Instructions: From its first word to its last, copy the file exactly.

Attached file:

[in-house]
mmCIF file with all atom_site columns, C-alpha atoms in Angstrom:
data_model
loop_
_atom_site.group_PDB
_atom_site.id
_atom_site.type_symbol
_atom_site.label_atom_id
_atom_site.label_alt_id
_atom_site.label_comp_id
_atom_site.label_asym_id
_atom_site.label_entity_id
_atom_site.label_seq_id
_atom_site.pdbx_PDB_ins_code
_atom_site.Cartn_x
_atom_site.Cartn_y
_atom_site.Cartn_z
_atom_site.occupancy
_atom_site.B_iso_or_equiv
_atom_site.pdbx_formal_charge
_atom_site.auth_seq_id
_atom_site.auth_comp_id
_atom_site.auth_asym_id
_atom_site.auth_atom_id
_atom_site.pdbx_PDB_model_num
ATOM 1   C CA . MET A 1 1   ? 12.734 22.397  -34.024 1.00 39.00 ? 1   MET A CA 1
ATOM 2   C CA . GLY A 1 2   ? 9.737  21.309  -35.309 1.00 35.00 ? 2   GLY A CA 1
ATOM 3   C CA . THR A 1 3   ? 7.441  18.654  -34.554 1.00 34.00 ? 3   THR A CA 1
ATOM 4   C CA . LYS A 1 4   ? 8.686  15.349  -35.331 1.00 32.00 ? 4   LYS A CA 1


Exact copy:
[in-house]
mmCIF file with all atom_site columns, C-alpha atoms in Angstrom:
data_model
loop_
_atom_site.group_PDB
_atom_site.id
_atom_site.type_symbol
_atom_site.label_atom_id
_atom_site.label_alt_id
_atom_site.label_comp_id
_atom_site.label_asym_id
_atom_site.label_entity_id
_atom_site.label_seq_id
_atom_site.pdbx_PDB_ins_code
_atom_site.Cartn_x
_atom_site.Cartn_y
_atom_site.Cartn_z
_atom_site.occupancy
_atom_site.B_iso_or_equiv
_atom_site.pdbx_formal_charge
_atom_site.auth_seq_id
_atom_site.auth_comp_id
_atom_site.auth_asym_id
_atom_site.auth_atom_id
_atom_site.pdbx_PDB_model_num
ATOM 1   C CA . MET A 1 1   ? 12.734 22.397  -34.024 1.00 39.00 ? 1   MET A CA 1
ATOM 2   C CA . GLY A 1 2   ? 9.737  21.309  -35.309 1.00 35.00 ? 2   GLY A CA 1
ATOM 3   C CA . THR A 1 3   ? 7.441  18.654  -34.554 1.00 34.00 ? 3   THR A CA 1
ATOM 4   C CA . LYS A 1 4   ? 8.686  15.349  -35.331 1.00 32.00 ? 4   LYS A CA 1